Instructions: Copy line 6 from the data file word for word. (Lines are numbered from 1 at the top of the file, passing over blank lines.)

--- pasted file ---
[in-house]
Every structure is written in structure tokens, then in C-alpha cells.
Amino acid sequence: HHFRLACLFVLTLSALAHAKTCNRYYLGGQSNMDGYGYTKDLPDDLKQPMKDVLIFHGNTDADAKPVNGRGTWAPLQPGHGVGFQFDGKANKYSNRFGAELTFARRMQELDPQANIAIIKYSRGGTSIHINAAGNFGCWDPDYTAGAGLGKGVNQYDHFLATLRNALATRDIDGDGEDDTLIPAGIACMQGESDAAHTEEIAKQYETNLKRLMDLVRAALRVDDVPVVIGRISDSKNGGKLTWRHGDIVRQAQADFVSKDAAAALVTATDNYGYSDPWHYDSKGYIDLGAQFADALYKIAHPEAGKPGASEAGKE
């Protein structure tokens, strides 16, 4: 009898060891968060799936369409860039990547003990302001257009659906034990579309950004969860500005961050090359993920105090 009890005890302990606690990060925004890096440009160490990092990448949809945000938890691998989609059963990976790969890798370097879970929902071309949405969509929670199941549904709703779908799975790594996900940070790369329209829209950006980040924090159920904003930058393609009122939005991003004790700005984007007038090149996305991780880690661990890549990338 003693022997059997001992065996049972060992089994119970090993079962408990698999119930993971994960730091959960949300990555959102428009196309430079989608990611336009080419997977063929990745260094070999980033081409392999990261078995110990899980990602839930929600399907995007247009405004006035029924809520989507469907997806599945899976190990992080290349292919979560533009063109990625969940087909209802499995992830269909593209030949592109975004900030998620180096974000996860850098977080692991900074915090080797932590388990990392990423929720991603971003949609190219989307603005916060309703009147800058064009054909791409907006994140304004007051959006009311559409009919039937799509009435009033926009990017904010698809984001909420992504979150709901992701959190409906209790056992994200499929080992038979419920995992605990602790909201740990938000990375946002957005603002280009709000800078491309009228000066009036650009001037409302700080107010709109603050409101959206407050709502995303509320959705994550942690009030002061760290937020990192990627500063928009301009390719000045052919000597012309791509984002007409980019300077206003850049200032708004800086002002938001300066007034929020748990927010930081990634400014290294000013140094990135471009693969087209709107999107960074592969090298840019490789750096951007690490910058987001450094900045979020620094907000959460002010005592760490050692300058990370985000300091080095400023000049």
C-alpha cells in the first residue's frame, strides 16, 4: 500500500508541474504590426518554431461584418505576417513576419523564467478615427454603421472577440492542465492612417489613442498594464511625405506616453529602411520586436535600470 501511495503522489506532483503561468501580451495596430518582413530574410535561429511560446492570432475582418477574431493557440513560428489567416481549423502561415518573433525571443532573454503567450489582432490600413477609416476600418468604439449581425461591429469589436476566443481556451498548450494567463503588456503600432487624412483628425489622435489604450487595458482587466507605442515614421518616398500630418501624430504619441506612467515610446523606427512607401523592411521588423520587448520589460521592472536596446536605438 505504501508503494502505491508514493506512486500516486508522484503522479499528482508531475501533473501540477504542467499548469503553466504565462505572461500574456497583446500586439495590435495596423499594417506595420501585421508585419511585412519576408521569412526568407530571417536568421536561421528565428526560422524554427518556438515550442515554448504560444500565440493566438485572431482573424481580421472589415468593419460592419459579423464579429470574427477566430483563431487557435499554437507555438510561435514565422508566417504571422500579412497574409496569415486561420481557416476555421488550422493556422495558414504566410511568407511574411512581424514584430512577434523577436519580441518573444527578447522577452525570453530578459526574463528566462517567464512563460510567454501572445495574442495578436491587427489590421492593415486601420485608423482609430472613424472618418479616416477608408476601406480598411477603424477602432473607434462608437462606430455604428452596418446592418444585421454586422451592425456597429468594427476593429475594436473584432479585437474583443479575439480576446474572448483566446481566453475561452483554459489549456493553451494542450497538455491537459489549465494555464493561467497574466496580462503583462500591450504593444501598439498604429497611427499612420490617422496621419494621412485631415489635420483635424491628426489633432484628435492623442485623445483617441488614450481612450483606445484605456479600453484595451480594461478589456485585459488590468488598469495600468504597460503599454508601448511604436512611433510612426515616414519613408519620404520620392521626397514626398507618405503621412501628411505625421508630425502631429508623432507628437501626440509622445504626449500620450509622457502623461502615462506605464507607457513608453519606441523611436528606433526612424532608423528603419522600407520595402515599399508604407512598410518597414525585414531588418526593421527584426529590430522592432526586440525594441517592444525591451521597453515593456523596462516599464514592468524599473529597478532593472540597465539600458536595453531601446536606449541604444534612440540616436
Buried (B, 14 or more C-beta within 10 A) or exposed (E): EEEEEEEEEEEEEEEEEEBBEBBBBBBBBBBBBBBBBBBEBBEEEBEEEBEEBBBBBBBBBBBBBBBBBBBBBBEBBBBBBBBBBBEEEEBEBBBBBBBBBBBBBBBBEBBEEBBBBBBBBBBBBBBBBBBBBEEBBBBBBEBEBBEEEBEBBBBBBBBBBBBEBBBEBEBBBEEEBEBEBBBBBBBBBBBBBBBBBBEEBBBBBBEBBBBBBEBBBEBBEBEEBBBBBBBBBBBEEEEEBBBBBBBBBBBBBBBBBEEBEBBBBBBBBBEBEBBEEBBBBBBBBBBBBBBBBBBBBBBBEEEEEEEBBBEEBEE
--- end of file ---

Buried (B, 14 or more C-beta within 10 A) or exposed (E): EEEEEEEEEEEEEEEEEEBBEBBBBBBBBBBBBBBBBBBEBBEEEBEEEBEEBBBBBBBBBBBBBBBBBBBBBBEBBBBBBBBBBBEEEEBEBBBBBBBBBBBBBBBBEBBEEBBBBBBBBBBBBBBBBBBBBEEBBBBBBEBEBBEEEBEBBBBBBBBBBBBEBBBEBEBBBEEEBEBEBBBBBBBBBBBBBBBBBBEEBBBBBBEBBBBBBEBBBEBBEBEEBBBBBBBBBBBEEEEEBBBBBBBBBBBBBBBBBEEBEBBBBBBBBBEBEBBEEBBBBBBBBBBBBBBBBBBBBBBBEEEEEEEBBBEEBEE